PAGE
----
Tuesday, October 28, 2014

Bessemer Mailbox Engine Update From Gary Bahre

Our friend Gary Bahre sent a photo to stir our hearts tonight.

The (extremely) rare two-stroke engine is moving along much faster than Gary thought it would, and this week the cylinder, piston, and rod are going to a machine shop for some serious surgery.  If we had kept this engine, it's future would be going nowhere. We always seem to have something more important than working on our old iron, and the Bessemer would be holding up a mailbox forever if we kept it.

I found this old engine near Blaine, Kentucky when Susan and I were newlyweds.  I spotted it as I went to a timber marking job with my co-workers, and went back after work with Susan to check it out.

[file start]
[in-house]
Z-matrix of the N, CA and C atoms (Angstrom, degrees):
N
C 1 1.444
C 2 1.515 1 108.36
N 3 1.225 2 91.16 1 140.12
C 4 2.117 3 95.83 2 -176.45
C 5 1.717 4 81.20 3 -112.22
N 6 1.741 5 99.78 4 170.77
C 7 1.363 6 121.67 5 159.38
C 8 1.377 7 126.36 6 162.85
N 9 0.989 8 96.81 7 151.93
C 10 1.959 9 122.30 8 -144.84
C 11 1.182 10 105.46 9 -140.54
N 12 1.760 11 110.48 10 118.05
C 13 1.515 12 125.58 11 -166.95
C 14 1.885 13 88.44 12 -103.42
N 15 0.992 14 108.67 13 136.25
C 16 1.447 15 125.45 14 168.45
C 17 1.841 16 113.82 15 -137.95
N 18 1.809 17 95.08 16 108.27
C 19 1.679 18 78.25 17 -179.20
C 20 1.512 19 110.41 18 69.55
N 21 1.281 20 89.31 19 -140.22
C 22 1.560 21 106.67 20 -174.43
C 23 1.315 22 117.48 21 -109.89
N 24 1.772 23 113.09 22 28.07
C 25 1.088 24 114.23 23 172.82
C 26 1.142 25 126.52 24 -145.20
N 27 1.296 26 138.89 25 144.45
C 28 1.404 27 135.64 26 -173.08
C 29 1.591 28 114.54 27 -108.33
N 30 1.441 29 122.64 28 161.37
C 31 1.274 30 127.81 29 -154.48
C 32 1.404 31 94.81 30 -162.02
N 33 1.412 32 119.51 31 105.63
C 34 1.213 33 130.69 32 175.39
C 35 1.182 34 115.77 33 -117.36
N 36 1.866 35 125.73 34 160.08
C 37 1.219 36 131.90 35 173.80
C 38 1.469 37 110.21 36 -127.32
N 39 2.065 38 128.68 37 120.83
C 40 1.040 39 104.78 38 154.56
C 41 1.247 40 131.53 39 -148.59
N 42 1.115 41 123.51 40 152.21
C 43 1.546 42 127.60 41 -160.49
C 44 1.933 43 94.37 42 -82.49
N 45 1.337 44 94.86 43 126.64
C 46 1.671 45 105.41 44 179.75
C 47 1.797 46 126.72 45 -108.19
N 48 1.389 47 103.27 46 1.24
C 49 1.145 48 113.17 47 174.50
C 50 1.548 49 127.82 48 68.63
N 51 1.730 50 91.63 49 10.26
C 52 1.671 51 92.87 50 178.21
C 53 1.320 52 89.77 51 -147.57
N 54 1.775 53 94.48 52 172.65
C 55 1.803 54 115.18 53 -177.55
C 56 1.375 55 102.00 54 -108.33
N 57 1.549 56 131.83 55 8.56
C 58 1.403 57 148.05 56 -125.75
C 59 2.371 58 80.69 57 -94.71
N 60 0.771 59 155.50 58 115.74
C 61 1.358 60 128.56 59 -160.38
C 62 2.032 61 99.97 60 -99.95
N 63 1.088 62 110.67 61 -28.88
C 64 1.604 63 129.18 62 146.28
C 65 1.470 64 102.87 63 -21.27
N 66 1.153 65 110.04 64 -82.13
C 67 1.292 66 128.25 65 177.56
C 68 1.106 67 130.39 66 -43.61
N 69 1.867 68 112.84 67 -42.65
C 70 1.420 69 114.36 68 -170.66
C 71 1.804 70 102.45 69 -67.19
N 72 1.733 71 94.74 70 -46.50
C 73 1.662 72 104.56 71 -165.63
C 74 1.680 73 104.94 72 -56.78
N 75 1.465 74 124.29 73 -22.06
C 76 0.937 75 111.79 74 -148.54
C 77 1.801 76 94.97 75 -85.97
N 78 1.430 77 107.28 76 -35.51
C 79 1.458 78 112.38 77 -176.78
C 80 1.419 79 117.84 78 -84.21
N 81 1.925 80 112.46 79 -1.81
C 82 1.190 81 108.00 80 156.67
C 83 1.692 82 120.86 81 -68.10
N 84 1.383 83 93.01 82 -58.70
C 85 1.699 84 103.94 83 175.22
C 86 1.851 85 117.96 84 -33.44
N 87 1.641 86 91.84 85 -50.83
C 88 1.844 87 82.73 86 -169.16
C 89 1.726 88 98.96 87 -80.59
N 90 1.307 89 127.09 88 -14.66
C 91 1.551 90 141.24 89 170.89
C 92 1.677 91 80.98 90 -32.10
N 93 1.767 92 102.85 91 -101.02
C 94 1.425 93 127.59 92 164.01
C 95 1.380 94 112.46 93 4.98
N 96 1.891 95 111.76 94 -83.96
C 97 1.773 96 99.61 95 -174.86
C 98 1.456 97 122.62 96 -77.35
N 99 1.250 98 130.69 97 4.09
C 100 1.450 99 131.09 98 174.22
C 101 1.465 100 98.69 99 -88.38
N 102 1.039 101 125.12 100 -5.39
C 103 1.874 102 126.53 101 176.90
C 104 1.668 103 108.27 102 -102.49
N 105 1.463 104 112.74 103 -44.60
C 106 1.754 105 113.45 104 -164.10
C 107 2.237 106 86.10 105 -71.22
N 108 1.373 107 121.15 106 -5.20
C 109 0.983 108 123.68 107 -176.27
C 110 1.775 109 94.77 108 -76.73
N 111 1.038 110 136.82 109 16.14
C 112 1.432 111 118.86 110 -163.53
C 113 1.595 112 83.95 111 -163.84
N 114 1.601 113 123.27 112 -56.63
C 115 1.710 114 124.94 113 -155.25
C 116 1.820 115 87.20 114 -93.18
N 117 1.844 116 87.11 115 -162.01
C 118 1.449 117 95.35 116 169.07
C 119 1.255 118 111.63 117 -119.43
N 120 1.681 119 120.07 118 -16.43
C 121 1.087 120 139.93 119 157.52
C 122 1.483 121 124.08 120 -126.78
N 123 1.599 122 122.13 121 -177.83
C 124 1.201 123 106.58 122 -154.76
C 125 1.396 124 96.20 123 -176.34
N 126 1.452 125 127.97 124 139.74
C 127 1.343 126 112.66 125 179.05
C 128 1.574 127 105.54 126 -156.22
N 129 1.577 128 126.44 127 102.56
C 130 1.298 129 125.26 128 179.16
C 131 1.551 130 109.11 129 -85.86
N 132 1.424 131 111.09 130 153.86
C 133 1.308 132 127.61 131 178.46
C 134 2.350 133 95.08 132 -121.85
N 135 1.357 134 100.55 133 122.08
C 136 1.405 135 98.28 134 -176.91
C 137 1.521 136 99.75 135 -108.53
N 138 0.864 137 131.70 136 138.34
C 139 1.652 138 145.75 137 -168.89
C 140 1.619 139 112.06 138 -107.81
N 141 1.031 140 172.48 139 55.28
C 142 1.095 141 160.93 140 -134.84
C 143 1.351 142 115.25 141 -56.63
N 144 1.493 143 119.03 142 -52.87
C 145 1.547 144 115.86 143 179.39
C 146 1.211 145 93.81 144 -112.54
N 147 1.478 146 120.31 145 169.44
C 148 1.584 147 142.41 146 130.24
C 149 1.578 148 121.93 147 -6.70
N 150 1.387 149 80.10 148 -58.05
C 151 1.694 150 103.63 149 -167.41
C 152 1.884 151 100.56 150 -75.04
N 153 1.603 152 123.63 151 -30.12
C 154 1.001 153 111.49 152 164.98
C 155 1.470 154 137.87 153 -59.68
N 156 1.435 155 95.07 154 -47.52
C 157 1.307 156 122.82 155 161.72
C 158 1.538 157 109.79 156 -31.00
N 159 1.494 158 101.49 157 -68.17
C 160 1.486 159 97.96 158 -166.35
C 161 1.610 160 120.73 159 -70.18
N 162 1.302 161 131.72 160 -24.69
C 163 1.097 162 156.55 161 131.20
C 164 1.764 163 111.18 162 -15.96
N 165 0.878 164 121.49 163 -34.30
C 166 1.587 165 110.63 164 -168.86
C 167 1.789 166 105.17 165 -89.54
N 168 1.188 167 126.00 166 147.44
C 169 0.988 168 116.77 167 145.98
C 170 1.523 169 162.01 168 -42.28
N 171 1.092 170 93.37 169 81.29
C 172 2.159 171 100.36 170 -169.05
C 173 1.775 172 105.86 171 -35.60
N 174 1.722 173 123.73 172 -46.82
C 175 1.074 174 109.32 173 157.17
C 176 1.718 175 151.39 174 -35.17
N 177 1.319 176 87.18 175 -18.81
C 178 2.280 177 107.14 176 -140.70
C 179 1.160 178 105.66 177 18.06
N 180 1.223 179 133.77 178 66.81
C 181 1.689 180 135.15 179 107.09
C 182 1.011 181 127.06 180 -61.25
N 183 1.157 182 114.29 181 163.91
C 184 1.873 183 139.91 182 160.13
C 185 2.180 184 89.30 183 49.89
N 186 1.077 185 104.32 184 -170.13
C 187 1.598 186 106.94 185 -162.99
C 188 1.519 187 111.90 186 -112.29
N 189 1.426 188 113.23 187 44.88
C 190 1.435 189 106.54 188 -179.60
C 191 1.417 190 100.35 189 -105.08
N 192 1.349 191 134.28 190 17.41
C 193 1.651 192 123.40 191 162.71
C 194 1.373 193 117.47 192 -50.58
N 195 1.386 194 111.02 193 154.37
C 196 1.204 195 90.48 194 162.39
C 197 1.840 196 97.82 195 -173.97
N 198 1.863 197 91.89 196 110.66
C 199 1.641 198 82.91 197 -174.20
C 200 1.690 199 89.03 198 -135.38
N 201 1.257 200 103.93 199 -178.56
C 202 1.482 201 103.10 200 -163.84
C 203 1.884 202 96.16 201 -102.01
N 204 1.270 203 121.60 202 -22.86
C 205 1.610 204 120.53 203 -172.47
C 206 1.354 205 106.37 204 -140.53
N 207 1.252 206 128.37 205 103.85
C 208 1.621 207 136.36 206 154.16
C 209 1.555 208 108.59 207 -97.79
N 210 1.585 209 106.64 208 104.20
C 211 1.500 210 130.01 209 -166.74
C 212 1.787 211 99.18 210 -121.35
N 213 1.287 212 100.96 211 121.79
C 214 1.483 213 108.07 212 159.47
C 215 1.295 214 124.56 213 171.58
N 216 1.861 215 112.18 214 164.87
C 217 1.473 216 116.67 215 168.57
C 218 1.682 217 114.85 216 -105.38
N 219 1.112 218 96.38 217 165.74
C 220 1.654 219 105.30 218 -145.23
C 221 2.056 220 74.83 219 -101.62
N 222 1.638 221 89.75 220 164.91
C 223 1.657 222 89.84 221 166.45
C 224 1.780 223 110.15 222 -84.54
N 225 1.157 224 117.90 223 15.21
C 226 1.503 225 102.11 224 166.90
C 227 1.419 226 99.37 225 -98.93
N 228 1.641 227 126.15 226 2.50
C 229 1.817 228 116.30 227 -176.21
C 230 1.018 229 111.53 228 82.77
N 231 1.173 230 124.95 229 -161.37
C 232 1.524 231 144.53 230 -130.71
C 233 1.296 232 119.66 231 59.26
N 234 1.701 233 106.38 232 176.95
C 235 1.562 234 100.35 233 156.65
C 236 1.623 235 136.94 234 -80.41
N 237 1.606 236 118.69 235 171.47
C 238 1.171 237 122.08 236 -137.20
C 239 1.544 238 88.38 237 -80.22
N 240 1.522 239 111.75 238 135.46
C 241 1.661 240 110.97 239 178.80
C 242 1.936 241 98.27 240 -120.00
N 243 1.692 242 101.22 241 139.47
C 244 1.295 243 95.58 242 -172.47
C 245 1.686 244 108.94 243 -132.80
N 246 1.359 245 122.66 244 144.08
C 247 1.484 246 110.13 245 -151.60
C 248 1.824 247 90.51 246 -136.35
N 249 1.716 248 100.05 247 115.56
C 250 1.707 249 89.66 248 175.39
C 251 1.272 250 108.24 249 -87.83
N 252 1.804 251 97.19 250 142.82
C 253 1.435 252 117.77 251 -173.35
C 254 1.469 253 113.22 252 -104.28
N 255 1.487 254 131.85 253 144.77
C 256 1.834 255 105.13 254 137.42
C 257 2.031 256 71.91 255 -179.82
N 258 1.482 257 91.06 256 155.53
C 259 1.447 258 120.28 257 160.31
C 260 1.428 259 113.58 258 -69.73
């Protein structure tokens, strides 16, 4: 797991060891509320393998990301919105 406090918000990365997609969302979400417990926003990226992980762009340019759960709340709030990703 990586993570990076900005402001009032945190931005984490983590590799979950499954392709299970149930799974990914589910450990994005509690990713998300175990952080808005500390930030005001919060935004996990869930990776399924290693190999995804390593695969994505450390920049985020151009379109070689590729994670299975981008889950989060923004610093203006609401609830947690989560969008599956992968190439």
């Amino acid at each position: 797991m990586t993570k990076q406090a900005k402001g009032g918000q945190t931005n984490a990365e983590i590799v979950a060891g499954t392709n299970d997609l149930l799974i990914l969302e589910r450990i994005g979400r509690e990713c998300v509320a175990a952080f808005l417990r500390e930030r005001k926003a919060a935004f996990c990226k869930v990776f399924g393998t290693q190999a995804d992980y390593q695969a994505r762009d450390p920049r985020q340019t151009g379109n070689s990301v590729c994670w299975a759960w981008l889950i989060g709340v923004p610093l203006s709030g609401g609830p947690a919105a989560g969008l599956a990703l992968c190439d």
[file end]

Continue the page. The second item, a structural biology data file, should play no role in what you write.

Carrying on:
It was up one of those hollows between Blaine and Martha, behind a ramshackle barn, and it didn't have a speck of paint on it.  The water jacket was brazed together because it had been frozen, and the connecting rod was broken.  The owner told us that it had been used to power a sorghum press, but it broke down and had been sitting for decades.  I offered him $50, (should have started lower), and that wasn't enough.  I didn't have any more disposable cash, so I threw in my Buck Stockman knife, and he liked that.  Susan and I took the cylinder off and backed the AMC Rebel Wagon up to it.  I picked up one side and she put bricks under it, and then we did the other side.  We got it up to the level of the floor that way and shoved it in.  I don't know why it didn't fall over and kill both of us, and I don't remember how I got it out when we got back to Prestonsburg.

We slapped some paint on it so the landlord wouldn't kick us out..

..and it followed us to Southern Illinois in 1980.  It became our Mailbox Engine in 1992, and that is how it was discovered by Gary Bahre.

Stay tuned for more updates on this unusual and rare engine!  By this time next year we should have photos and video of the old girl in action.

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